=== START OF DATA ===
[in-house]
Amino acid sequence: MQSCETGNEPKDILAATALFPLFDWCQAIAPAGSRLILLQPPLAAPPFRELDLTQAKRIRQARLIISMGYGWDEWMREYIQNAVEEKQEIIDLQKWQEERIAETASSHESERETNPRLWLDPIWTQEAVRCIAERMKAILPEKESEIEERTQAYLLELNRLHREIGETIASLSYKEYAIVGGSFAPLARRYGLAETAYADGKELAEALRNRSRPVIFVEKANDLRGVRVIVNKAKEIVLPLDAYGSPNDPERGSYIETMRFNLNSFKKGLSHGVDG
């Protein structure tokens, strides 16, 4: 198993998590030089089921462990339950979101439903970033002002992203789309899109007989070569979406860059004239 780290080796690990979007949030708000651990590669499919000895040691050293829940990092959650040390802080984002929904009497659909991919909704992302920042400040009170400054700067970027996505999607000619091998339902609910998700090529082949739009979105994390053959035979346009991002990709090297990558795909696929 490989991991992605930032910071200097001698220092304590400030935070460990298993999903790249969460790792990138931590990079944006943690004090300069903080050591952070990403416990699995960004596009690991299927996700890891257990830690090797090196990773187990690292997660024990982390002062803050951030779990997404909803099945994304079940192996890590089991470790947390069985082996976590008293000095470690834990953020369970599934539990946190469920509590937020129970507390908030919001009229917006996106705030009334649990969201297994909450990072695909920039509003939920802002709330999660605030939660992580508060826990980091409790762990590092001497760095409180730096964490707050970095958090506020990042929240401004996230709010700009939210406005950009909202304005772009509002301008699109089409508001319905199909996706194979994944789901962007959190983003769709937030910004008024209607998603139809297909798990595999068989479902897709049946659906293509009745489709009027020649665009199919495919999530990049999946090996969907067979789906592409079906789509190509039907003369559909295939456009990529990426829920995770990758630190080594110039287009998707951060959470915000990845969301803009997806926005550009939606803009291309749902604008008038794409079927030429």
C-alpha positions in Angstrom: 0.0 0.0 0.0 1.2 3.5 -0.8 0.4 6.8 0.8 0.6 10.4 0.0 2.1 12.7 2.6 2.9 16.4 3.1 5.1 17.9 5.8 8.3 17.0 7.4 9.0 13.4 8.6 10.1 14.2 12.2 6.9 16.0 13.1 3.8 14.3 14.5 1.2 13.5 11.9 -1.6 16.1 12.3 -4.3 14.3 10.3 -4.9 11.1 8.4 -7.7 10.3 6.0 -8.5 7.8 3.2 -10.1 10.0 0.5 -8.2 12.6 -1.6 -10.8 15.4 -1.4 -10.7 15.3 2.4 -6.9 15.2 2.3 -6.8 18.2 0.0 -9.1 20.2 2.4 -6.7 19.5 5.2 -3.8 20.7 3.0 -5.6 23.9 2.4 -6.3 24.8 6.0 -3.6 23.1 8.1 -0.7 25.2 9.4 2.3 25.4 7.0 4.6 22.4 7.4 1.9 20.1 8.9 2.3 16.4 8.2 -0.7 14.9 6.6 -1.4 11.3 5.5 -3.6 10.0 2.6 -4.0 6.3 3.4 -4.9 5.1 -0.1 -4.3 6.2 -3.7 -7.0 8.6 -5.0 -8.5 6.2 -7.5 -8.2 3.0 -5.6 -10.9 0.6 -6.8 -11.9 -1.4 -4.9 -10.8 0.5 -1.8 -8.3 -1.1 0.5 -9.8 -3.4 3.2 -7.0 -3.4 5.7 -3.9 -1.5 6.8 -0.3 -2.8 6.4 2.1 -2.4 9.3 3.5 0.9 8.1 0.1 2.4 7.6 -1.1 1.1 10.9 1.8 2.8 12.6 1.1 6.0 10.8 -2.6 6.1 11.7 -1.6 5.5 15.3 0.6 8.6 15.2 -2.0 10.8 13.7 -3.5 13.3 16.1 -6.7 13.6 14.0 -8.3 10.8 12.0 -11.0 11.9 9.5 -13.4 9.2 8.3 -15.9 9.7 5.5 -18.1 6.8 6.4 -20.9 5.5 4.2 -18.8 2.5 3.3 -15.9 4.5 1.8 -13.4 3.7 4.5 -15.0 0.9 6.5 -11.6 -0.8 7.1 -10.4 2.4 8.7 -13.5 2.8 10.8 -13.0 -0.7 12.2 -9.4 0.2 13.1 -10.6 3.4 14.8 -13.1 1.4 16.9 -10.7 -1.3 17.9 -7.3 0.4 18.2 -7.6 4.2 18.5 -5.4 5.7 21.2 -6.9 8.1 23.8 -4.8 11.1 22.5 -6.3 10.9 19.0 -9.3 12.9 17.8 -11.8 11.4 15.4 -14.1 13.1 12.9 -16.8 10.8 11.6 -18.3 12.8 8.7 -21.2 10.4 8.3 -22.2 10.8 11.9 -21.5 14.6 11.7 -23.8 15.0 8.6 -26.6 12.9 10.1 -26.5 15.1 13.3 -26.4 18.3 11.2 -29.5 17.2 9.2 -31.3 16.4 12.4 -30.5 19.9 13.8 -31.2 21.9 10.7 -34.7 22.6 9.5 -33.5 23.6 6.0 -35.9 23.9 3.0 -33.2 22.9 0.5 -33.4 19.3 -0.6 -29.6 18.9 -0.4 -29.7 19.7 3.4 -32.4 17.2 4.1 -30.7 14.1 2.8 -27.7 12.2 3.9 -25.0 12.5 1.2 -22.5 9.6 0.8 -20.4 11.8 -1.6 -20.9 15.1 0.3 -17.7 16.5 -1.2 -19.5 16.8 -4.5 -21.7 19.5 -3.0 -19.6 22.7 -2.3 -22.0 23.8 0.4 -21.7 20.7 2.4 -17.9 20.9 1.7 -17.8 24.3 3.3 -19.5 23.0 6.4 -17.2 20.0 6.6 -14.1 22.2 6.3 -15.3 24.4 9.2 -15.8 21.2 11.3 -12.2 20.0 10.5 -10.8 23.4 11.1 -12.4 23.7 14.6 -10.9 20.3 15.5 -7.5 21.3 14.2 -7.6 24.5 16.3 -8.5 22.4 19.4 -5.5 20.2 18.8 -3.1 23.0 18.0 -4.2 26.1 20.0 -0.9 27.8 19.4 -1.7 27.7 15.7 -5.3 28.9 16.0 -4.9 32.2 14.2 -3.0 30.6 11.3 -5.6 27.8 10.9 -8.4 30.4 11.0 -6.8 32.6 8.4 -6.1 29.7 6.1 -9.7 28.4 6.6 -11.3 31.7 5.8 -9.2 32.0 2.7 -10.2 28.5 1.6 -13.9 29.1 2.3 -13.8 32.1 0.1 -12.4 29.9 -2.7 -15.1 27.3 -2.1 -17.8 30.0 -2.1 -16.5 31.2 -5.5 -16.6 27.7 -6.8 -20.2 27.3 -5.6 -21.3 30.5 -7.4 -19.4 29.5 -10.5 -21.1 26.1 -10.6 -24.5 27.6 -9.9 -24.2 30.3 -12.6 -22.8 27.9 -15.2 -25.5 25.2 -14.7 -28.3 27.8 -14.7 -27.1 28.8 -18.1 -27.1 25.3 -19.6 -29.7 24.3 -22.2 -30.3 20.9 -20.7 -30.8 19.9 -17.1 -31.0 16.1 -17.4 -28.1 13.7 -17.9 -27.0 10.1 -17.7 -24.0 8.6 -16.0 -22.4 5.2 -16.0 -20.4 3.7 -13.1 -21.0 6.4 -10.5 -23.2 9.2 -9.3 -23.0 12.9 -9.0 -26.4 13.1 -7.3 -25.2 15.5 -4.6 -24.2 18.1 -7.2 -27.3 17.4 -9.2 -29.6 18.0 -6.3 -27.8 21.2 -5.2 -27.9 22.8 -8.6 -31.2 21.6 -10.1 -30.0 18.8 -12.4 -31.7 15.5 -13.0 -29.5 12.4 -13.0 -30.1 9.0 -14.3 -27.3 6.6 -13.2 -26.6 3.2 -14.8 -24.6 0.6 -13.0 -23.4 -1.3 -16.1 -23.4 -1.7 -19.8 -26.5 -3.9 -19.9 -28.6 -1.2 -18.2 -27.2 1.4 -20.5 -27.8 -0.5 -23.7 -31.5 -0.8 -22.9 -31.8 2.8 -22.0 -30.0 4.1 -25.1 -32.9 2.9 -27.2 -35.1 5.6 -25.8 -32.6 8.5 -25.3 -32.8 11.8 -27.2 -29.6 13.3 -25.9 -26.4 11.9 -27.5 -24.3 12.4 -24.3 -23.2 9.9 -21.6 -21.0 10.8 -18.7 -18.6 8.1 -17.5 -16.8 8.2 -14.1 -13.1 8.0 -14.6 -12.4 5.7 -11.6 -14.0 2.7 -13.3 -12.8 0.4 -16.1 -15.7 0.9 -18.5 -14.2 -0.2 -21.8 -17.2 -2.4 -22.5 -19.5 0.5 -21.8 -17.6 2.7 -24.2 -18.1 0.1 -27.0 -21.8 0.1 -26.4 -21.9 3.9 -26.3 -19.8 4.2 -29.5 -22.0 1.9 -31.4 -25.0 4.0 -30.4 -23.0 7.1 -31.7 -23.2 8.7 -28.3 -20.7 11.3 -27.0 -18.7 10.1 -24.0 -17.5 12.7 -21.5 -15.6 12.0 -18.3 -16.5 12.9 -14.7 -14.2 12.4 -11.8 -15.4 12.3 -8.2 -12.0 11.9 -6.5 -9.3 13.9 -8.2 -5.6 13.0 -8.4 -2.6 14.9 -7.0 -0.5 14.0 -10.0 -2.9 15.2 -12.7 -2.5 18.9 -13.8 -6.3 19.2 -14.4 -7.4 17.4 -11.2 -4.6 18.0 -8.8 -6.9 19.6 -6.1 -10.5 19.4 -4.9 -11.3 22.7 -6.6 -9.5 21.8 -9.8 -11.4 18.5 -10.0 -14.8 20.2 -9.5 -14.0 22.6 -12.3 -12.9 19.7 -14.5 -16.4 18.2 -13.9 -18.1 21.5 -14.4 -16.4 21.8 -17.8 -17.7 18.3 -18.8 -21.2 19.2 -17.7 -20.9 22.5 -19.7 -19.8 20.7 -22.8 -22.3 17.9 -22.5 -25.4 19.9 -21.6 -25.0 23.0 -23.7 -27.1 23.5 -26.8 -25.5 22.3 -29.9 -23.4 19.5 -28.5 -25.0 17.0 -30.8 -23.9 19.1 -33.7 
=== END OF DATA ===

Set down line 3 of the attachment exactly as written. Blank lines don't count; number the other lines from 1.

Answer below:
């Protein structure tokens, strides 16, 4: 198993998590030089089921462990339950979101439903970033002002992203789309899109007989070569979406860059004239 780290080796690990979007949030708000651990590669499919000895040691050293829940990092959650040390802080984002929904009497659909991919909704992302920042400040009170400054700067970027996505999607000619091998339902609910998700090529082949739009979105994390053959035979346009991002990709090297990558795909696929 490989991991992605930032910071200097001698220092304590400030935070460990298993999903790249969460790792990138931590990079944006943690004090300069903080050591952070990403416990699995960004596009690991299927996700890891257990830690090797090196990773187990690292997660024990982390002062803050951030779990997404909803099945994304079940192996890590089991470790947390069985082996976590008293000095470690834990953020369970599934539990946190469920509590937020129970507390908030919001009229917006996106705030009334649990969201297994909450990072695909920039509003939920802002709330999660605030939660992580508060826990980091409790762990590092001497760095409180730096964490707050970095958090506020990042929240401004996230709010700009939210406005950009909202304005772009509002301008699109089409508001319905199909996706194979994944789901962007959190983003769709937030910004008024209607998603139809297909798990595999068989479902897709049946659906293509009745489709009027020649665009199919495919999530990049999946090996969907067979789906592409079906789509190509039907003369559909295939456009990529990426829920995770990758630190080594110039287009998707951060959470915000990845969301803009997806926005550009939606803009291309749902604008008038794409079927030429």